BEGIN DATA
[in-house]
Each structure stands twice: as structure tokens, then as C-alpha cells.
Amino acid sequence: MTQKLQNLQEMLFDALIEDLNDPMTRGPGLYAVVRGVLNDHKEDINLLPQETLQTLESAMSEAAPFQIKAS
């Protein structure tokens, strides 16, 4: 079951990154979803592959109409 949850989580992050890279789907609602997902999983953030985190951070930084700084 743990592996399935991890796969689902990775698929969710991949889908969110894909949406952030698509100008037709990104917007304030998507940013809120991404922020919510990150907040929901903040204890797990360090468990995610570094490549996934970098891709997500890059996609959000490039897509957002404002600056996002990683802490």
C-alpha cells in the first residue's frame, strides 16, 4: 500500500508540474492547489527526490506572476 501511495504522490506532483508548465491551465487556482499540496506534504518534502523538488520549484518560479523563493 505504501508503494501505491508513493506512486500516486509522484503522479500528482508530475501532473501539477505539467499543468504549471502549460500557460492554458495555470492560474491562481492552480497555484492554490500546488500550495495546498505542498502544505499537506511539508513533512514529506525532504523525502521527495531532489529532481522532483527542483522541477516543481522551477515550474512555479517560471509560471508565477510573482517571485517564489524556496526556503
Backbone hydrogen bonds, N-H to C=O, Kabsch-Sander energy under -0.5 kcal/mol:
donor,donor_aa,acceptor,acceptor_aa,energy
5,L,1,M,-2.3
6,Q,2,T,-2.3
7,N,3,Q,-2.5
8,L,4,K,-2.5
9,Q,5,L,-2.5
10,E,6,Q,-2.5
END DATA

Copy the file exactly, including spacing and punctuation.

[in-house]
Each structure stands twice: as structure tokens, then as C-alpha cells.
Amino acid sequence: MTQKLQNLQEMLFDALIEDLNDPMTRGPGLYAVVRGVLNDHKEDINLLPQETLQTLESAMSEAAPFQIKAS
């Protein structure tokens, strides 16, 4: 079951990154979803592959109409 949850989580992050890279789907609602997902999983953030985190951070930084700084 743990592996399935991890796969689902990775698929969710991949889908969110894909949406952030698509100008037709990104917007304030998507940013809120991404922020919510990150907040929901903040204890797990360090468990995610570094490549996934970098891709997500890059996609959000490039897509957002404002600056996002990683802490």
C-alpha cells in the first residue's frame, strides 16, 4: 500500500508540474492547489527526490506572476 501511495504522490506532483508548465491551465487556482499540496506534504518534502523538488520549484518560479523563493 505504501508503494501505491508513493506512486500516486509522484503522479500528482508530475501532473501539477505539467499543468504549471502549460500557460492554458495555470492560474491562481492552480497555484492554490500546488500550495495546498505542498502544505499537506511539508513533512514529506525532504523525502521527495531532489529532481522532483527542483522541477516543481522551477515550474512555479517560471509560471508565477510573482517571485517564489524556496526556503
Backbone hydrogen bonds, N-H to C=O, Kabsch-Sander energy under -0.5 kcal/mol:
donor,donor_aa,acceptor,acceptor_aa,energy
5,L,1,M,-2.3
6,Q,2,T,-2.3
7,N,3,Q,-2.5
8,L,4,K,-2.5
9,Q,5,L,-2.5
10,E,6,Q,-2.5